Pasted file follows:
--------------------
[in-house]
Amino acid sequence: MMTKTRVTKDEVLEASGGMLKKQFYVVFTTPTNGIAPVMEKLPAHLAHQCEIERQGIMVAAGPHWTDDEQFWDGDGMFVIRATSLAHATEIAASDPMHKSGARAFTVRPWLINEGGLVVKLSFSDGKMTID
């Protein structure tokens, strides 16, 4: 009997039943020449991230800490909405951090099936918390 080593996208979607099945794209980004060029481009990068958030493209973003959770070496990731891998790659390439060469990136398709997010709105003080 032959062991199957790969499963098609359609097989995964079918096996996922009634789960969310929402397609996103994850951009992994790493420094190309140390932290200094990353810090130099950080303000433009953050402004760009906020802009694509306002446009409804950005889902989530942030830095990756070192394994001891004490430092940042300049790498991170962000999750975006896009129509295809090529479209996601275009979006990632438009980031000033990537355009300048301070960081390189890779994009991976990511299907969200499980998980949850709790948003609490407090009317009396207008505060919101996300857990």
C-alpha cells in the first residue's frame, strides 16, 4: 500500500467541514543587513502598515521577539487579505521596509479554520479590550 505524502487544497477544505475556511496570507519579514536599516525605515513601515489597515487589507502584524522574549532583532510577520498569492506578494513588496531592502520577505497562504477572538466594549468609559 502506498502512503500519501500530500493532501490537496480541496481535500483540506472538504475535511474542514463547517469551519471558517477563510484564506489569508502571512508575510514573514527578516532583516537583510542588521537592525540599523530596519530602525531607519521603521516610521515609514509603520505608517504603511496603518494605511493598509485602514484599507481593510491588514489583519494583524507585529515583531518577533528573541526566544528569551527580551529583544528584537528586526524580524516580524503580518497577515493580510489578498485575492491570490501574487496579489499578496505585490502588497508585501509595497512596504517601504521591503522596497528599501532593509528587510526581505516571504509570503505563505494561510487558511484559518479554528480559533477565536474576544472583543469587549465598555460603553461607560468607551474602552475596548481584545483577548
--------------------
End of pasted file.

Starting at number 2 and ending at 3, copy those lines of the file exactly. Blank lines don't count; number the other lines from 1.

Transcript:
Amino acid sequence: MMTKTRVTKDEVLEASGGMLKKQFYVVFTTPTNGIAPVMEKLPAHLAHQCEIERQGIMVAAGPHWTDDEQFWDGDGMFVIRATSLAHATEIAASDPMHKSGARAFTVRPWLINEGGLVVKLSFSDGKMTID
């Protein structure tokens, strides 16, 4: 009997039943020449991230800490909405951090099936918390 080593996208979607099945794209980004060029481009990068958030493209973003959770070496990731891998790659390439060469990136398709997010709105003080 032959062991199957790969499963098609359609097989995964079918096996996922009634789960969310929402397609996103994850951009992994790493420094190309140390932290200094990353810090130099950080303000433009953050402004760009906020802009694509306002446009409804950005889902989530942030830095990756070192394994001891004490430092940042300049790498991170962000999750975006896009129509295809090529479209996601275009979006990632438009980031000033990537355009300048301070960081390189890779994009991976990511299907969200499980998980949850709790948003609490407090009317009396207008505060919101996300857990």